The Deaths Of Dictators

From Stalin to Franco to Kim Jong-il, it seems that even dictators often go into the sunset of their lives, without paying for the lives they ended up doing. However, from time to time, karma has the final say.

Benito Mussolini

The father of fascism, Benito Mussolini, led Italy as one of the Axis powers in World War II and is responsible for the deaths of thousands of his political opponents. When the tides of war turned against him, Mussolini attempted to flee to Switzerland with his mistress, Clara Petacchi, but their convoy was captured near Dongo and Mussolini was found hiding in a vehicle, posing as a German soldier. I was poorly disguised. The next morning, he and Petacchi were both brutally killed by machine guns by Italian partisans, then thrown into Piazzale Loreto in Milan, where Mussolini had killed people in the past. Italian mobs descended upon the bodies, mutilated them and hanged them by their ankles. A woman is said to have shot Mussolini's corpse five times, one bullet for each of her dead sons. Eventually, his body was recovered, given to his family and buried.

Adolf Hitler

The end of World War II was a bad time for the tyrants. After hearing of Mussolini's horrific demise and the treatment of his corpse, Adolf Hitler, the German chancellor and leader of the Nazi Party, decided to spare himself the same possible fate. On April 30, 1945, he said goodbye to his closest supporters, who had accompanied him to his bunker in Berlin, then asked his vet to test a cyanide capsule on his faithful dog, Blondie, who died as a result . Sitting next to each other on sofas in their bunker quarters, his wife, Eva Braun, whom he had married the day before, took a cyanide shot, and Hitler shot himself in the head. His body was burned, and after both Russian and French medical confirmation that the remains found were in fact Hitler, at a purposefully unspecified location near the Biederitz River to prevent any future fascists from honoring the man responsible. He was appropriately cremated and scattered. to the death of millions.

Muammar Gaddafi

Perhaps no deposed ruler suffered a worse fate than the Libyan leader Muammar Gaddafi, who fell out of favor during the Libyan Civil War. The rising government, known as the National Transitional Council, had taken over much of the country by 2011 and was looking for Gaddafi. In October, they finally traced him and bombed his convoy. Gaddafi attempted to pierce a nearby house, but rebels surrounded him and his group as he attempted to hide in a drainage pipe, and Gaddafi's guards tried to fight back but were mistaken for their own. killed by a grenade. A wounded Gaddafi was then arrested, but the rebels began attacking him before he could reach the NTC. high up. Despite her pleas, video from the captivity shows she was brutally beaten, bayoneted, raped, and shot by a spirited mob. The official cause of his death was a gunshot wound to the head.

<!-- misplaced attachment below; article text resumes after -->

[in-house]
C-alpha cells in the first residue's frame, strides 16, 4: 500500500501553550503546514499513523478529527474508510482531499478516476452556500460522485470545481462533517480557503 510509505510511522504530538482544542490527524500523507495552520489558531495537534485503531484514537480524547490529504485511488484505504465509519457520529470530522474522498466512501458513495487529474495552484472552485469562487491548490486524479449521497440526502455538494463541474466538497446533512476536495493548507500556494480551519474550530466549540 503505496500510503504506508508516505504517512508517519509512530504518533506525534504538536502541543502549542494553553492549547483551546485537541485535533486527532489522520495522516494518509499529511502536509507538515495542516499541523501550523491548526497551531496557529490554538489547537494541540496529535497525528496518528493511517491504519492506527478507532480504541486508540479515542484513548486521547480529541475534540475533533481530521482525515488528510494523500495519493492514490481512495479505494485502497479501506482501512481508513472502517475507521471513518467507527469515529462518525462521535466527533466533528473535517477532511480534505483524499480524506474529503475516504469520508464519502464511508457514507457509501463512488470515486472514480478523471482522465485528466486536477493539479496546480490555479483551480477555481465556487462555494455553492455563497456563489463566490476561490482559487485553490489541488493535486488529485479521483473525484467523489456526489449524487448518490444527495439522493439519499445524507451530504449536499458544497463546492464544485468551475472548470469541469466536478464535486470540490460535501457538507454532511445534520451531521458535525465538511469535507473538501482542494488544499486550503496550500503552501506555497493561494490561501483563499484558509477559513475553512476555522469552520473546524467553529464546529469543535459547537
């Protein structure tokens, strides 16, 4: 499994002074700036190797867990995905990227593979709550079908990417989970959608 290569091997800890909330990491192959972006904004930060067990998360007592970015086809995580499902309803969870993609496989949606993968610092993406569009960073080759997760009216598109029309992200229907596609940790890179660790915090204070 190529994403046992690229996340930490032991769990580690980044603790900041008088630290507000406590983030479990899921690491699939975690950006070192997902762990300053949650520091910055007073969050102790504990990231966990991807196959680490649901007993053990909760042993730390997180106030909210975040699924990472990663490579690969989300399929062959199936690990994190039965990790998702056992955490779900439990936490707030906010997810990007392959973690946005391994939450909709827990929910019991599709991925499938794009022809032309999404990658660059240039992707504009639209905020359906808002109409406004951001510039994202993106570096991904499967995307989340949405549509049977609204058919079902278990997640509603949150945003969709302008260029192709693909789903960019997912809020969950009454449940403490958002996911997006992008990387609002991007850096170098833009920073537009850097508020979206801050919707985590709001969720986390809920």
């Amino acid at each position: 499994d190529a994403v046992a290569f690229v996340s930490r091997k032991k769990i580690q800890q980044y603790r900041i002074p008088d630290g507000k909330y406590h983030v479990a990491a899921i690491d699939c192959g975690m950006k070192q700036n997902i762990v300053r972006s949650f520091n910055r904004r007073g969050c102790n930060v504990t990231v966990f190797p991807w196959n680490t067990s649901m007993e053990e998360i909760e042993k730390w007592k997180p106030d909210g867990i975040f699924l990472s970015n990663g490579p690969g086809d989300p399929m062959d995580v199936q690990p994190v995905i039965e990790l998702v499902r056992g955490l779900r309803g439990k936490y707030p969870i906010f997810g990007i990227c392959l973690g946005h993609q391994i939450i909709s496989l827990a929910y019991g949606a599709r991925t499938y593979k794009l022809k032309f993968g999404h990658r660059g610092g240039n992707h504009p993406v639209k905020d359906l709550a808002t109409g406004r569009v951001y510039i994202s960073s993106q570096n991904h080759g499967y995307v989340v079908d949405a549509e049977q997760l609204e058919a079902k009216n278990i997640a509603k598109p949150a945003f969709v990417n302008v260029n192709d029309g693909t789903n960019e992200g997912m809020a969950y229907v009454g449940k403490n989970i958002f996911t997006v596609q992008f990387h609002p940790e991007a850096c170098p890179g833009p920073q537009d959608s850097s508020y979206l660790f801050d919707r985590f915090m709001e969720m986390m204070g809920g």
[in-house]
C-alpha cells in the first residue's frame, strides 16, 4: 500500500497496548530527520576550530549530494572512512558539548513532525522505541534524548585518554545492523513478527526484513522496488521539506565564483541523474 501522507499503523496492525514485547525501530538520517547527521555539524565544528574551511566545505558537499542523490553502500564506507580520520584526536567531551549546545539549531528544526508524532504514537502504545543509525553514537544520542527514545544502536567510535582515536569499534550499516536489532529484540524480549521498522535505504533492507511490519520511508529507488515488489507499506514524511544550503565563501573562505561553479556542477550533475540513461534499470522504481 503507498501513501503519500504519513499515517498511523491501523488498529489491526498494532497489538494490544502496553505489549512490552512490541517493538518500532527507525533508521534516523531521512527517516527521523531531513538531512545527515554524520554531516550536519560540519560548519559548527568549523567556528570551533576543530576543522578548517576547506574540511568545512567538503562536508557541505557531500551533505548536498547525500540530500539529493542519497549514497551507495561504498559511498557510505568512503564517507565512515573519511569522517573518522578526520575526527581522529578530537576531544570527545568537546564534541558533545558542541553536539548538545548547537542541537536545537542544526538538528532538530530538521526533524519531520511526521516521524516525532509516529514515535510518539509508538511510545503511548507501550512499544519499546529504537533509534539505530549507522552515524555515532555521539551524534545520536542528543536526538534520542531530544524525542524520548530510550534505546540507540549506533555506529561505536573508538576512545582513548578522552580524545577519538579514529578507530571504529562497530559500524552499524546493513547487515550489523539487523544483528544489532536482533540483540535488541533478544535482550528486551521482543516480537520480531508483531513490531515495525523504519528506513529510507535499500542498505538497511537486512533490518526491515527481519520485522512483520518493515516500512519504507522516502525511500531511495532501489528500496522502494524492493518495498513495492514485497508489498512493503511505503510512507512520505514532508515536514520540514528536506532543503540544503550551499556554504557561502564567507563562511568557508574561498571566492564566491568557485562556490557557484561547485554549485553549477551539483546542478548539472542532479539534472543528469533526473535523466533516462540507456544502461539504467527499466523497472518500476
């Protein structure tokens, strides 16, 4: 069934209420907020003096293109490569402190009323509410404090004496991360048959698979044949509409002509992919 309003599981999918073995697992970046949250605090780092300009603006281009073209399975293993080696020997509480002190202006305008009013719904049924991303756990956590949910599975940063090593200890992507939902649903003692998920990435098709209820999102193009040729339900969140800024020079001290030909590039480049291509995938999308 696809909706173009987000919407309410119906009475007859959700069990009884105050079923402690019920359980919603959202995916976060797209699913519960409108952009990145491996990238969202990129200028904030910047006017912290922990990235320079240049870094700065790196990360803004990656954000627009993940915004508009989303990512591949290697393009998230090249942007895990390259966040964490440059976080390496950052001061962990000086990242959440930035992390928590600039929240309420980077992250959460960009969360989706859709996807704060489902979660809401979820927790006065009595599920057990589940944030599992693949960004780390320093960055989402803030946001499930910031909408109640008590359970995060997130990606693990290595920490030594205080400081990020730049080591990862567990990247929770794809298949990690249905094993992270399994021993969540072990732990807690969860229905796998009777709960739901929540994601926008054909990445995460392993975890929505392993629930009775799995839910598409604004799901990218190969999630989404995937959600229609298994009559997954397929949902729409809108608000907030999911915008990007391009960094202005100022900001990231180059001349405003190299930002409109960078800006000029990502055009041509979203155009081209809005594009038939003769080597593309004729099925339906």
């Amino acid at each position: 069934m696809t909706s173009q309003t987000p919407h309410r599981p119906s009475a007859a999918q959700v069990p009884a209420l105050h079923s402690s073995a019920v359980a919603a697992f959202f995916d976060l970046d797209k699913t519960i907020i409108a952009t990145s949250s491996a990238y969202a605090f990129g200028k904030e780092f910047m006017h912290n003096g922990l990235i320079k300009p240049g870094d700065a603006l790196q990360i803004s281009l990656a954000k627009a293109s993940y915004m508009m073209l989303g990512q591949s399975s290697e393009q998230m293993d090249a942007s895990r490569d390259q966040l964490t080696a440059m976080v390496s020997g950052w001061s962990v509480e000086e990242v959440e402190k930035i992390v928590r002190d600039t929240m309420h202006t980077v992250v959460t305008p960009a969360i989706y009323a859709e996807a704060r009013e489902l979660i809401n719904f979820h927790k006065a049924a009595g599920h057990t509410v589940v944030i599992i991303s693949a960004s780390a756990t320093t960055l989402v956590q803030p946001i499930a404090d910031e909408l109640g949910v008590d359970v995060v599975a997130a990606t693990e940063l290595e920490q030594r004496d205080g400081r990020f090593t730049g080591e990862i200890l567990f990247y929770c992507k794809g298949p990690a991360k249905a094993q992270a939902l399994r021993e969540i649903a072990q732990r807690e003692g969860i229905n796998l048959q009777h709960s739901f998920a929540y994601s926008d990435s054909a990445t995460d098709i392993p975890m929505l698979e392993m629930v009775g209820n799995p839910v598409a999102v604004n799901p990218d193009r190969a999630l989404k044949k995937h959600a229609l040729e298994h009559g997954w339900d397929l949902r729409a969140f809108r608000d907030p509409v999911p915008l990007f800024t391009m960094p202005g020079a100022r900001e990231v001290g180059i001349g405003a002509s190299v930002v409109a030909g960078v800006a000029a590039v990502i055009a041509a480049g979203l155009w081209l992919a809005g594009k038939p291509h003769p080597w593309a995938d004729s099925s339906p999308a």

Nicolae Ceausescu

Nicolae Ceauescu was the President of Romania from 1974 to 1989, when he and his wife were executed by firing squad on Christmas Day. He mismanaged the economy, exported so much of Romania's food crops to cover the debt that his own people were suffering from food shortages, and all contraception and abortion to fuel Romania's dwindling population. outlawed, which led to a huge increase in deaths from children abandoned in state-run orphanages along with failed abortions. The Romanians also faced severe winters, as electricity had to be rationed. Following the defection of his army following the mass killing of demonstrators, Ceausescu attempted to flee by helicopter, but was quickly taken over by the military and sentenced to death by a military war tribunal.

Saddam Hussein

Saddam Hussein was Iraq's fifth president until 2003, when his links with extremist organizations such as al-Qaeda and his possible possession of weapons of mass destruction (although evidence of this was never found) put him on the wrong side of the US government. Hussein was never properly elected after being appointed president after participating in the 1968 coup known as the July 17 Revolution, and like other dictators, he eliminated any opposition or political unrest. Diya, who sowed the seeds of hatred within his own countrymen. When the first election was actually held, he was defeated and attempted to escape but was captured by the US Army at his hiding place in the town of Ed-Dor. After being convicted of war crimes and sentenced to death for the 1982 massacre in Dujail against Shia, he was hanged by the Iraqi interim government on December 30, 2006.

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